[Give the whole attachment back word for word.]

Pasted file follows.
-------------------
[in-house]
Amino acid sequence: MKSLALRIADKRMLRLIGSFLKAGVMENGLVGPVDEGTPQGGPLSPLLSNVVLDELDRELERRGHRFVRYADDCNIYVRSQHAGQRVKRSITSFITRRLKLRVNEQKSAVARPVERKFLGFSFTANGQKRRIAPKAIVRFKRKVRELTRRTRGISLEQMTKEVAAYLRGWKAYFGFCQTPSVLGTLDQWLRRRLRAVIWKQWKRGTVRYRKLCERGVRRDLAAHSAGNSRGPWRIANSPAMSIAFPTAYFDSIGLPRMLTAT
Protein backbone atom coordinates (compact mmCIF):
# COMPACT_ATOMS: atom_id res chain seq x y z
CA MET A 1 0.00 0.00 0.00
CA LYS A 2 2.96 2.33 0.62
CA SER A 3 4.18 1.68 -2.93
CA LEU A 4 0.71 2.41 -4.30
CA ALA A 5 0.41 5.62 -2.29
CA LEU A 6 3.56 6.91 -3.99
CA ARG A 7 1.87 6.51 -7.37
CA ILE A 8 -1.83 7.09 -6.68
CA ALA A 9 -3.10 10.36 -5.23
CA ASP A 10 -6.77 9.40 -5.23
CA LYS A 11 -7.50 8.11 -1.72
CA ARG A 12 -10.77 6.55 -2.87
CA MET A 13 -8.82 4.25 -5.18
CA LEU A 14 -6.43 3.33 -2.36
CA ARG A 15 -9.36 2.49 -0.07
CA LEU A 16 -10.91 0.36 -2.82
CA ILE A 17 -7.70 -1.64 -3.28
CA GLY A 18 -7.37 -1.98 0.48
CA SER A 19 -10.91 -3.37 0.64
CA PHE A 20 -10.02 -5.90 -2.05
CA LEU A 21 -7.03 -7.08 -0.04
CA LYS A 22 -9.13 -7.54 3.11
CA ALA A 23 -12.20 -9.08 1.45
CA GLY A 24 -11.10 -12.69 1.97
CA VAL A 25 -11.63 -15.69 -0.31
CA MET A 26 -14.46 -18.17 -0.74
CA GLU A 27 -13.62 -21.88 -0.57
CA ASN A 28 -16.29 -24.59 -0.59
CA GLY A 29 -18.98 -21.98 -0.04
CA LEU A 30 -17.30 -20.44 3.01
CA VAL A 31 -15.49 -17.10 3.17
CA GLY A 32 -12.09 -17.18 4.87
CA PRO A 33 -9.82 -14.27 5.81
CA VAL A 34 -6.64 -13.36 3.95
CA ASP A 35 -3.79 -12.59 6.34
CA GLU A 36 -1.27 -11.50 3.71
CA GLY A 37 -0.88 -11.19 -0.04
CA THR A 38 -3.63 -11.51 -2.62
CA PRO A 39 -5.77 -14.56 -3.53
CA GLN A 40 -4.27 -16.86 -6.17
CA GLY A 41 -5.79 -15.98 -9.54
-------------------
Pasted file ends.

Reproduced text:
[in-house]
Amino acid sequence: MKSLALRIADKRMLRLIGSFLKAGVMENGLVGPVDEGTPQGGPLSPLLSNVVLDELDRELERRGHRFVRYADDCNIYVRSQHAGQRVKRSITSFITRRLKLRVNEQKSAVARPVERKFLGFSFTANGQKRRIAPKAIVRFKRKVRELTRRTRGISLEQMTKEVAAYLRGWKAYFGFCQTPSVLGTLDQWLRRRLRAVIWKQWKRGTVRYRKLCERGVRRDLAAHSAGNSRGPWRIANSPAMSIAFPTAYFDSIGLPRMLTAT
Protein backbone atom coordinates (compact mmCIF):
# COMPACT_ATOMS: atom_id res chain seq x y z
CA MET A 1 0.00 0.00 0.00
CA LYS A 2 2.96 2.33 0.62
CA SER A 3 4.18 1.68 -2.93
CA LEU A 4 0.71 2.41 -4.30
CA ALA A 5 0.41 5.62 -2.29
CA LEU A 6 3.56 6.91 -3.99
CA ARG A 7 1.87 6.51 -7.37
CA ILE A 8 -1.83 7.09 -6.68
CA ALA A 9 -3.10 10.36 -5.23
CA ASP A 10 -6.77 9.40 -5.23
CA LYS A 11 -7.50 8.11 -1.72
CA ARG A 12 -10.77 6.55 -2.87
CA MET A 13 -8.82 4.25 -5.18
CA LEU A 14 -6.43 3.33 -2.36
CA ARG A 15 -9.36 2.49 -0.07
CA LEU A 16 -10.91 0.36 -2.82
CA ILE A 17 -7.70 -1.64 -3.28
CA GLY A 18 -7.37 -1.98 0.48
CA SER A 19 -10.91 -3.37 0.64
CA PHE A 20 -10.02 -5.90 -2.05
CA LEU A 21 -7.03 -7.08 -0.04
CA LYS A 22 -9.13 -7.54 3.11
CA ALA A 23 -12.20 -9.08 1.45
CA GLY A 24 -11.10 -12.69 1.97
CA VAL A 25 -11.63 -15.69 -0.31
CA MET A 26 -14.46 -18.17 -0.74
CA GLU A 27 -13.62 -21.88 -0.57
CA ASN A 28 -16.29 -24.59 -0.59
CA GLY A 29 -18.98 -21.98 -0.04
CA LEU A 30 -17.30 -20.44 3.01
CA VAL A 31 -15.49 -17.10 3.17
CA GLY A 32 -12.09 -17.18 4.87
CA PRO A 33 -9.82 -14.27 5.81
CA VAL A 34 -6.64 -13.36 3.95
CA ASP A 35 -3.79 -12.59 6.34
CA GLU A 36 -1.27 -11.50 3.71
CA GLY A 37 -0.88 -11.19 -0.04
CA THR A 38 -3.63 -11.51 -2.62
CA PRO A 39 -5.77 -14.56 -3.53
CA GLN A 40 -4.27 -16.86 -6.17
CA GLY A 41 -5.79 -15.98 -9.54